The American College of Surgeons (ACS) and the Harvard School of Business (HBS) Institute for Strategy and Competitiveness have collaborated to develop ACS THRIVE (Transforming Health Care Resources to Increase Value and Efficiency). This partnership started in January when the authors all participated in an HBS course arranged by Dr. Opelka.
Two audiences learned about this initiative prior to the ACS Quality and Safety Conference, July 19–22, 2019. On July 18, we briefed congressional staff on Capitol Hill on the purpose and goals of this collaborative initiative, and July 19, we described the proposal to conference attendees. Details about the latter are provided in the Quality and Safety Conference news story of this issue. In this column, we provide a broad overview of what was discussed during the Capitol Hill program.
Speakers at the briefing included all three authors of this column; Mary Witkowski, MD, MBA, fellow, HBS Institute for Strategy and Competitiveness; Robert Kaplan, MS, PhD, senior fellow and Marvin Brower Professor of Leadership Development, emeritus, HBS; and Bruce Hall, MD, PhD, MBA, FACS, vice-president and chief quality officer, BJC Healthcare, St. Louis, MO, and consulting director, ACS National Surgical Quality Improvement Program (ACS NSQIP®).
Better outcomes equal less spending
Most stakeholders, including the government, which is the nation’s largest health insurer, agree that the current health care system is challenged on a number of levels. Health care delivery approaches reflect legacy/historical organizational structures, management practices, and payment models. Similarly, although medical science has advanced rapidly, service delivery organizational practices have failed to evolve. Furthermore, health care delivery has become an extremely complex and fragmented enterprise with multiple stakeholders pursuing multiple goals, including improved patient experience, safety, efficacy, access, cost, research, and training.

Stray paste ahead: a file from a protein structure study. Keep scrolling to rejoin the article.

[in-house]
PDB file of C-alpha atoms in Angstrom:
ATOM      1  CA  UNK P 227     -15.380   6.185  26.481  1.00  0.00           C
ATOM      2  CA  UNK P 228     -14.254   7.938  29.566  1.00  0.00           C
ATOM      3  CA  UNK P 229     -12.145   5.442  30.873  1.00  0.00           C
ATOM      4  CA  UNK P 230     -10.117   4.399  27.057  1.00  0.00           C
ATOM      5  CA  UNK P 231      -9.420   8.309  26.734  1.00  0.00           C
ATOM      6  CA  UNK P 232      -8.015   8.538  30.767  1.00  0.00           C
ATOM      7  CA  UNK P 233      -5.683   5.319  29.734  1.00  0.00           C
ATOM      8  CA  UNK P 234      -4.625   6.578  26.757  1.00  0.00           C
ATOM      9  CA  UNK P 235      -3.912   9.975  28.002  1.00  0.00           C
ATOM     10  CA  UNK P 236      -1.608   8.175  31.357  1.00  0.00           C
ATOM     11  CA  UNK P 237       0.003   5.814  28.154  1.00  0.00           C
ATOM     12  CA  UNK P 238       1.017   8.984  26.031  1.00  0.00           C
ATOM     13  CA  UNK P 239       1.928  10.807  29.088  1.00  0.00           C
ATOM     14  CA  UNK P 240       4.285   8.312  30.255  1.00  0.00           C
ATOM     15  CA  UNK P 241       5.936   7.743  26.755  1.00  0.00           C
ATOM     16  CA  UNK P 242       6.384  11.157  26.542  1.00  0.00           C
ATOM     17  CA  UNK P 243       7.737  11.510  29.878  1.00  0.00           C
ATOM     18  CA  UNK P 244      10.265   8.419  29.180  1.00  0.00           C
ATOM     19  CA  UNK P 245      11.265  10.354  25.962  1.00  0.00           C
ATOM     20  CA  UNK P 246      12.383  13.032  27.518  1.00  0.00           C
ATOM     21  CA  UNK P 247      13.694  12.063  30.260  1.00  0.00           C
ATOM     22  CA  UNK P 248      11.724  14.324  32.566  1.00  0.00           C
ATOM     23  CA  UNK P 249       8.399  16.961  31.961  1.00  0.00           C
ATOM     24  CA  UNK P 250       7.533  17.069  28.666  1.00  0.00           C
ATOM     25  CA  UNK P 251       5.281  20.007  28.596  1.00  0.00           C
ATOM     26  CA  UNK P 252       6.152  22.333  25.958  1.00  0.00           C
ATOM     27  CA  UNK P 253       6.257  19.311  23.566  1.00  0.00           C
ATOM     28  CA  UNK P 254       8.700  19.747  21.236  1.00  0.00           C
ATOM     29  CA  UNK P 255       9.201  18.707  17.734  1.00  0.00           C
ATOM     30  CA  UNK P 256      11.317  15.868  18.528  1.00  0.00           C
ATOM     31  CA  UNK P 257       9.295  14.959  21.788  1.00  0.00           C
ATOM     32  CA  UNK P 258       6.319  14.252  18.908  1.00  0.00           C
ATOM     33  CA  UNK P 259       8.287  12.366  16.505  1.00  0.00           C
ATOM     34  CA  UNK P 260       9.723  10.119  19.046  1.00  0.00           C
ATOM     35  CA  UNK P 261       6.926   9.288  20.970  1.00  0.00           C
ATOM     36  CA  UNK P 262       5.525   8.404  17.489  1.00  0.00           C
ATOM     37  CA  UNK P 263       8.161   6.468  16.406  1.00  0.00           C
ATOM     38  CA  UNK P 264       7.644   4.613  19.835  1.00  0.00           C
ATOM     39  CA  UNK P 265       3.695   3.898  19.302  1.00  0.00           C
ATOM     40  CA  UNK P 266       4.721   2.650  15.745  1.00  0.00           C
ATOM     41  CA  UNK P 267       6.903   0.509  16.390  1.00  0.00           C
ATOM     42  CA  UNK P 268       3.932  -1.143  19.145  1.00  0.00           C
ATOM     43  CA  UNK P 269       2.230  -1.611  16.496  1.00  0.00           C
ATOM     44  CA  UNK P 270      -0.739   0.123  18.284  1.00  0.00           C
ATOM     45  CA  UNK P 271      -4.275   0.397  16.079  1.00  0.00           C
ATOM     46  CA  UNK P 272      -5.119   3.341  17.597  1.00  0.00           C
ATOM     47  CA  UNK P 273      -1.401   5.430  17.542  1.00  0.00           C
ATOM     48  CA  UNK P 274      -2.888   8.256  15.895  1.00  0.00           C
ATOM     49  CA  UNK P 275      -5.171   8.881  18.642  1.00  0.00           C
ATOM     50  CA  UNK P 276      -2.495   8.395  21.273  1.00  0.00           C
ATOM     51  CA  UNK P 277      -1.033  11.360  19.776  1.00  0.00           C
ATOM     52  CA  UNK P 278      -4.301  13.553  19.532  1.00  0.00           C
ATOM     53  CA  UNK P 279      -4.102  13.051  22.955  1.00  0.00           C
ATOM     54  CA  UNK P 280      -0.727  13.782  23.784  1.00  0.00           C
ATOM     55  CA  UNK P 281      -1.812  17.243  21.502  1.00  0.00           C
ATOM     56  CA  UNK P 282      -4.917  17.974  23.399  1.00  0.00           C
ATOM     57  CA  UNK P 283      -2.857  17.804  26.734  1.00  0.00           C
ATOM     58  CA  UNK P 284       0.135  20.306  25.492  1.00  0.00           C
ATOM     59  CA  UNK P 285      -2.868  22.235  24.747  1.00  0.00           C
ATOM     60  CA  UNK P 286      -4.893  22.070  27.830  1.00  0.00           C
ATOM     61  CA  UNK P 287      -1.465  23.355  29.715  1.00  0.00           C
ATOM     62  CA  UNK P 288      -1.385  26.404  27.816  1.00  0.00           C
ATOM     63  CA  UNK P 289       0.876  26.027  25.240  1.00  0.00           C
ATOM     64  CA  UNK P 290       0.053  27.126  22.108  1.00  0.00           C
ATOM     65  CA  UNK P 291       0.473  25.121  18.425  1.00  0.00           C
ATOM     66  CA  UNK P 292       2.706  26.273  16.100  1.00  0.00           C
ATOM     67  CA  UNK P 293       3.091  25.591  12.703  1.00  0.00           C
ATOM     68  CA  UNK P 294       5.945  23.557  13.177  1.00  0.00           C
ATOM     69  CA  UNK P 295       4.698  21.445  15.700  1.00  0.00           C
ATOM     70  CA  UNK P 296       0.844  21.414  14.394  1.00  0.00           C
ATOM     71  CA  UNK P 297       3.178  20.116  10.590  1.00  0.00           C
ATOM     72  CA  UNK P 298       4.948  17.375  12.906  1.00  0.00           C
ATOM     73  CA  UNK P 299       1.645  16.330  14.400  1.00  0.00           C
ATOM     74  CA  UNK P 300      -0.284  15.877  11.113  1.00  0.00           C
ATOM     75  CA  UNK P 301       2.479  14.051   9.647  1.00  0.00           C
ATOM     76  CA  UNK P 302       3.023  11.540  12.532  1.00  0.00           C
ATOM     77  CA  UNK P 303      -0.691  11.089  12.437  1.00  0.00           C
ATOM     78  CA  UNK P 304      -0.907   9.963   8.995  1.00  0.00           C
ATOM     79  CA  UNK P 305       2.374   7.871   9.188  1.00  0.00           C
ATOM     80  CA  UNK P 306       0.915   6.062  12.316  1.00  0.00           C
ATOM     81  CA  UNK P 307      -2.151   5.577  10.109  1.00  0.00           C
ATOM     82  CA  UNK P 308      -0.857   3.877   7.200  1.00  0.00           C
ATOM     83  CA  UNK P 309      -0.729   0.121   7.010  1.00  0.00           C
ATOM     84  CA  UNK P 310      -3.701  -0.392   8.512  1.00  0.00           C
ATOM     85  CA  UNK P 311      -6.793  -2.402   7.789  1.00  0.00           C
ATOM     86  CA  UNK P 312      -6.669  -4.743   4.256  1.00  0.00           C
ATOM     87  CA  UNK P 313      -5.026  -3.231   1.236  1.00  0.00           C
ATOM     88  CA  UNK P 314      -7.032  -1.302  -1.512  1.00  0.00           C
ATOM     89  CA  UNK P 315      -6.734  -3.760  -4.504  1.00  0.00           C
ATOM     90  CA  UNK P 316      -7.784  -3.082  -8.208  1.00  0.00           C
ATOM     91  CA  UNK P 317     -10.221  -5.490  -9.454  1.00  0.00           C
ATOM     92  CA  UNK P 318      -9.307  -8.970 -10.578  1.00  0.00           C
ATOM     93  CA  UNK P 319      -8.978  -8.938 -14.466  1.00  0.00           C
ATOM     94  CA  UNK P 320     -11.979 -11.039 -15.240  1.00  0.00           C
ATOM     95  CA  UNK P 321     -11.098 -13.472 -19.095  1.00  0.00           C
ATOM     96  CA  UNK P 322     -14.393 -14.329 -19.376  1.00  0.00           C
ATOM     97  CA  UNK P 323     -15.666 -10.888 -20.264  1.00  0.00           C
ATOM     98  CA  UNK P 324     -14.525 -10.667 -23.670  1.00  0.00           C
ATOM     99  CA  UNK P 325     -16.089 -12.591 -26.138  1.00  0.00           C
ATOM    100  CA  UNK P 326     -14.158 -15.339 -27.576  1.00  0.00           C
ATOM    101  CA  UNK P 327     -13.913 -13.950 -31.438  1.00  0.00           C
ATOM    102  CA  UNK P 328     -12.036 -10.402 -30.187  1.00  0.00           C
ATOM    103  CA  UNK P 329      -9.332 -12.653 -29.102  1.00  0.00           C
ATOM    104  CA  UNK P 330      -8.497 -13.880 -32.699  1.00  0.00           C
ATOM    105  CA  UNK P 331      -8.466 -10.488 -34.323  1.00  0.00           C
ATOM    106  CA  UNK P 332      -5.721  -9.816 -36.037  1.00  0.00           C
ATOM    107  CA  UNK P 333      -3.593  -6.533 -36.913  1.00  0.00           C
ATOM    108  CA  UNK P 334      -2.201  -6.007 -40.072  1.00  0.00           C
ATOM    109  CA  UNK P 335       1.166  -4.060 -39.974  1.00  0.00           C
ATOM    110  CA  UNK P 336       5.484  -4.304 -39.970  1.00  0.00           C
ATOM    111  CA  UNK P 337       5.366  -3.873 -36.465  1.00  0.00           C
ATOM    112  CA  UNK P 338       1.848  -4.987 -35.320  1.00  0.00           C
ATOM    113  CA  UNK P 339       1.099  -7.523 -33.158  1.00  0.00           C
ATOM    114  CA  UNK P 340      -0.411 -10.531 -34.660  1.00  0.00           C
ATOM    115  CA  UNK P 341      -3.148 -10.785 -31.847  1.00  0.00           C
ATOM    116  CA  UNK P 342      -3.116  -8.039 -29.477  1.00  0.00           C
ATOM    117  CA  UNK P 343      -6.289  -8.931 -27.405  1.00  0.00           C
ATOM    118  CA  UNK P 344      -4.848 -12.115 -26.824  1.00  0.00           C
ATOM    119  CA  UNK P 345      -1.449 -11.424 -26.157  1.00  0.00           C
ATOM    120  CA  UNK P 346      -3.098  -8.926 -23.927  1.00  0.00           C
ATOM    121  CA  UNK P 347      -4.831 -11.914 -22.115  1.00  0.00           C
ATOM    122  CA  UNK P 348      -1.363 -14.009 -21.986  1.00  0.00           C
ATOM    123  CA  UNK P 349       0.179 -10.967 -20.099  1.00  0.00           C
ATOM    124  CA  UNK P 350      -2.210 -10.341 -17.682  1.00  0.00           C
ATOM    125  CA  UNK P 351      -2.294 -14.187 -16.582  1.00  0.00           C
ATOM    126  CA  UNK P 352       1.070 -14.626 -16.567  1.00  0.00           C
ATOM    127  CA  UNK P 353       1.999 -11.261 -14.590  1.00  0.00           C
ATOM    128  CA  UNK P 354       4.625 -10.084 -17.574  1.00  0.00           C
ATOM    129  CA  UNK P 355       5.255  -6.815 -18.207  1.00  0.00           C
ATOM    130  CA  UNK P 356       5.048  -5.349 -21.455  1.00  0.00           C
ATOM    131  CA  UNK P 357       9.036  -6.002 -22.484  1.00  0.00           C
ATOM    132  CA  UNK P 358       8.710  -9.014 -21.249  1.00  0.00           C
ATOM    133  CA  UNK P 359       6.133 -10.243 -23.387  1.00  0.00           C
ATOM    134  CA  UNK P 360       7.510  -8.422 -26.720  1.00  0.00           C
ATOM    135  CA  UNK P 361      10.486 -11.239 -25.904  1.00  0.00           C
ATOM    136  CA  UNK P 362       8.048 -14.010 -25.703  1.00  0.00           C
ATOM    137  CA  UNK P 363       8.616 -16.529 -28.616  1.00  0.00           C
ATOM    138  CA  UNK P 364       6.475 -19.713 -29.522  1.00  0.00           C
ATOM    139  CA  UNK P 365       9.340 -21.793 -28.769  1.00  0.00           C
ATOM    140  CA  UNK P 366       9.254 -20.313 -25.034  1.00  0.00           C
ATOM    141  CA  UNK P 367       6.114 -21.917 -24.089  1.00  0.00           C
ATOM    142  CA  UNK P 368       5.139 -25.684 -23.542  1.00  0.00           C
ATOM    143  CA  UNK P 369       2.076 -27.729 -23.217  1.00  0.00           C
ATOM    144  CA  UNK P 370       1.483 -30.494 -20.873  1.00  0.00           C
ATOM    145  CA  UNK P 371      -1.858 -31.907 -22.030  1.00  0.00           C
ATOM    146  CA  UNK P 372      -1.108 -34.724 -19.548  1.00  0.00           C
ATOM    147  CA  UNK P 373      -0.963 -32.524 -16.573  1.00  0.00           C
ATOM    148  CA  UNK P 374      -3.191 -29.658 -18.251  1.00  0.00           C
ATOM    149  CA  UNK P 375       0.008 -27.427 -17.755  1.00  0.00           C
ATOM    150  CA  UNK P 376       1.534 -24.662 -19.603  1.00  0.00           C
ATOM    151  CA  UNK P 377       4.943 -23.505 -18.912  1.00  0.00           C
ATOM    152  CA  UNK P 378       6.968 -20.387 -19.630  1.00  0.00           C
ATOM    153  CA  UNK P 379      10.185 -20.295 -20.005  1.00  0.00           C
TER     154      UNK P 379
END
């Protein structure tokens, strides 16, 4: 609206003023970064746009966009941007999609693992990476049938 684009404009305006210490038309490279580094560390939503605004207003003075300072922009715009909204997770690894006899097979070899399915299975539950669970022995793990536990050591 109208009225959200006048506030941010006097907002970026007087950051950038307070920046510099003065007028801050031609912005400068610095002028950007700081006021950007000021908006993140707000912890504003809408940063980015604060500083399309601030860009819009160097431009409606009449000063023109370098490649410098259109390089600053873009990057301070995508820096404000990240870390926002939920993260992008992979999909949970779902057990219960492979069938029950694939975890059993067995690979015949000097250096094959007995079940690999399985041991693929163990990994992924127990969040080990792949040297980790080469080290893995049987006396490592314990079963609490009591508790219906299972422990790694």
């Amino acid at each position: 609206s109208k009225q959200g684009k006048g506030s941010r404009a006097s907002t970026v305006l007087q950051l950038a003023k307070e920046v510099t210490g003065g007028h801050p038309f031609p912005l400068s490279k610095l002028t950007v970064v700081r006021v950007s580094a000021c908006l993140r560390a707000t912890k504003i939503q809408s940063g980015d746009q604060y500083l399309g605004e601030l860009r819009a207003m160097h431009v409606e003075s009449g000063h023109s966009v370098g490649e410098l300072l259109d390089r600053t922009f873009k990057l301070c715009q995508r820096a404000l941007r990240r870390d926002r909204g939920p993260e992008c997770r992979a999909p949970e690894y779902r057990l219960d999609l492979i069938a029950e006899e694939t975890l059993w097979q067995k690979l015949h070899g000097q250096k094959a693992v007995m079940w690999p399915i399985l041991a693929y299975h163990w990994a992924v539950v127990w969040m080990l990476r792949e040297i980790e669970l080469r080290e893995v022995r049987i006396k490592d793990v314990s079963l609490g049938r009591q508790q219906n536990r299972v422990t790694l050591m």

Many thought leaders have suggested that many of these issues can be addressed by moving to a value-based health care system—one that is patient-centric, delivered by teams, focused on quality, and reduces unnecessary costs.
The College’s role
While the College’s role in the collaboration is to define quality for particular condition or procedure, HBS offers a formula for determining the reasonable and equitable cost for all services appropriate to a surgical episode of care.
Whereas value is defined as the sum of quality divided by cost, we explained to the congressional staff the ACS’ track record of improving outcomes with its four-point model for developing Quality Programs: set standards backed by research; ensure that health care facilities have the right infrastructure (staffing, specialty mix, equipment, and checklists); apply rigorous data from medical charts and postdischarge tracking; and verify through external peer review. We noted that when hospitals measure outcomes using ACS NSQIP, they can lower costs and improve quality of care. In fact, 82 percent of ACS NSQIP-participating hospitals have decreased complications and 66 percent have experienced decreased mortality. Both complications and mortality take a toll financially on our patients, our institutions, and the entire health care system—not to mention the emotional repercussions for our patients and colleagues.